Inflammation reduces HDL protection against primary cardiac risk

EUROPEAN JOURNAL OF CLINICAL INVESTIGATION, Issue 6 2010
James P. Corsetti
Eur J Clin Invest 2010; 40 (6): 483,489 Abstract Background, We recently reported high high-density lipoprotein (HDL) cholesterol as a predictor of recurrent risk in a subgroup of postinfarction patients defined by hypercholesterolemia and high C-reactive protein (CRP) levels. We investigated whether a similar high-risk subgroup might exist for incident cardiovascular disease. Material and Methods, A graphical exploratory data analysis tool was used to identify high-risk subgroups in a male population-based cohort (n = 3405) from the prevention of renal and vascular end-stage disease study by generating 3-dimensional mappings of risk over the HDL-cholesterol/CRP domain with subsequent use of Kaplan,Meier analysis to verify high-risk. Within-subgroup risk was assessed using Cox proportional hazards regression and Kaplan,Meier analysis. Results, Mappings revealed two high-risk subgroups: a low HDL-cholesterol/high CRP subgroup and a high HDL-cholesterol/high CRP subgroup. The low HDL-cholesterol subgroup demonstrated a pattern of metabolic syndrome dyslipidemia contrasted with a predominantly unremarkable biomarker pattern for the high HDL-cholesterol subgroup. However, in the high HDL-cholesterol subgroup, CRP levels were higher than the low HDL-cholesterol subgroup; and within the high HDL-cholesterol subgroup, CRP predicted risk. Moreover, in the high HDL-cholesterol subgroup, risk was associated with lower triglyceride levels in conjunction with presumptively larger HDL particles. Conclusions, High HDL-cholesterol and high CRP levels define a subgroup of men at high-risk for incident cardiovascular disease. High HDL cholesterol-associated risk likely relates to impaired HDL particle remodelling in the setting of inflammation. This approach may facilitate identification of additional inflammation-related mechanisms underlying high HDL cholesterol-associated risk; and potentially influence management of such patients. [source]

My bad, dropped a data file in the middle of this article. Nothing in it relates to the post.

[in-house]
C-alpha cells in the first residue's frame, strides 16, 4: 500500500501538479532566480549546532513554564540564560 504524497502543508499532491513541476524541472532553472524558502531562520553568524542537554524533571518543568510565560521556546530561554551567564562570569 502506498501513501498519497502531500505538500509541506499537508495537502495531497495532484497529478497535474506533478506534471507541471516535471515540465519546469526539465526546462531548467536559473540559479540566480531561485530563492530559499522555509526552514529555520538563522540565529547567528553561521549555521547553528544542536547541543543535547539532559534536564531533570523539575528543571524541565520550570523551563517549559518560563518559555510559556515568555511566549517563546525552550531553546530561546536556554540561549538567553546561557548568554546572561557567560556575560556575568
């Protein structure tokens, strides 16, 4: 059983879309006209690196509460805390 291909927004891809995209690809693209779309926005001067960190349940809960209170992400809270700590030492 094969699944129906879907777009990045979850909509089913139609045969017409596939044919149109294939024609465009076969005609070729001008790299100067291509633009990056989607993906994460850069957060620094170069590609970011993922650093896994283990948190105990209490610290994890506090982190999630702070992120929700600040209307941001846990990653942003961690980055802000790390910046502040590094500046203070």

Gender and age differences in the distribution of the HDL subclasses among the Chinese population

EUROPEAN JOURNAL OF LIPID SCIENCE AND TECHNOLOGY, Issue 4 2010
Li Tian
Abstract Background and aims: to analyze the gender and age differences in the distribution of the high-density lipoprotein (HDL) subclasses among the Chinese population, and to clarify the mechanism of these changes. Methods and results: the apoA-I contents of the plasma HDL subclasses were determined by 2-DE coupled with immunodetection in 324 men (including 186 normolipidemic subjects) and 186 women (including 114 normolipidemic subjects). The contents of pre,1 -HDL and HDL3 (HDL3c, HDL3b, HDL3a) were significantly lower, whereas the contents of HDL2a and HDL2b were higher for women than for men in the <50,years age group. Moreover, the contents of pre,1 -HDL and HDL3 were higher for female subjects; the HDL2a and HDL2b contents were lower for both female and male subjects in the 50,59, 60,69, and ,70,years age groups versus the subjects of the same gender in the <50,years age group. When compared to the normolipidemic premenopausal women, pre,1 -HDL, HDL3b, and HDL3a increased while HDL2b decreased significantly in normolipidemic men and postmenopausal women. Conclusions: the contents of the large-sized HDL particles HDL2b were higher, but the contents of the small-sized HDL particles (pre,1 -HDL, HDL3b, HDL3a) were lower for women versus men in the <50,years age group. Meanwhile, the gender difference in distribution of the HDL subclass narrowed obviously with advancing age. Moreover, the characteristics of the HDL subclass distribution profile for the normolipidemic postmenopausal women resembled those for the normolipidemic men. [source]


HDL-c is a powerful lipid predictor of cardiovascular diseases

INTERNATIONAL JOURNAL OF CLINICAL PRACTICE, Issue 11 2007
E. Bruckert